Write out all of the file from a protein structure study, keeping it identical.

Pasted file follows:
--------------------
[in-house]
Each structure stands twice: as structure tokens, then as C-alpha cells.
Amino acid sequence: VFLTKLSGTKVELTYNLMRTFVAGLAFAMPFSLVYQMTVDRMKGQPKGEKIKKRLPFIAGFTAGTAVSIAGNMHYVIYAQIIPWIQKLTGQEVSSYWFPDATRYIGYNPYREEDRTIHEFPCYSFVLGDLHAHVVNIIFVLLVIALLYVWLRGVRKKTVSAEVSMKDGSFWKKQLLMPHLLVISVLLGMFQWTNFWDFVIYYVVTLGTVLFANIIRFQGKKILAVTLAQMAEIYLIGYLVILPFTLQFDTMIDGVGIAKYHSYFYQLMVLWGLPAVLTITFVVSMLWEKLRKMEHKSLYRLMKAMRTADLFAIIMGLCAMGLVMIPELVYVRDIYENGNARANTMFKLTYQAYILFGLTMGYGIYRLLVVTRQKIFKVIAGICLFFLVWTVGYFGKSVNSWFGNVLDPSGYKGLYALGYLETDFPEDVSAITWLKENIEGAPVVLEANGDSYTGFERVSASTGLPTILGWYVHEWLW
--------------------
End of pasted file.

[in-house]
Each structure stands twice: as structure tokens, then as C-alpha cells.
Amino acid sequence: VFLTKLSGTKVELTYNLMRTFVAGLAFAMPFSLVYQMTVDRMKGQPKGEKIKKRLPFIAGFTAGTAVSIAGNMHYVIYAQIIPWIQKLTGQEVSSYWFPDATRYIGYNPYREEDRTIHEFPCYSFVLGDLHAHVVNIIFVLLVIALLYVWLRGVRKKTVSAEVSMKDGSFWKKQLLMPHLLVISVLLGMFQWTNFWDFVIYYVVTLGTVLFANIIRFQGKKILAVTLAQMAEIYLIGYLVILPFTLQFDTMIDGVGIAKYHSYFYQLMVLWGLPAVLTITFVVSMLWEKLRKMEHKSLYRLMKAMRTADLFAIIMGLCAMGLVMIPELVYVRDIYENGNARANTMFKLTYQAYILFGLTMGYGIYRLLVVTRQKIFKVIAGICLFFLVWTVGYFGKSVNSWFGNVLDPSGYKGLYALGYLETDFPEDVSAITWLKENIEGAPVVLEANGDSYTGFERVSASTGLPTILGWYVHEWLW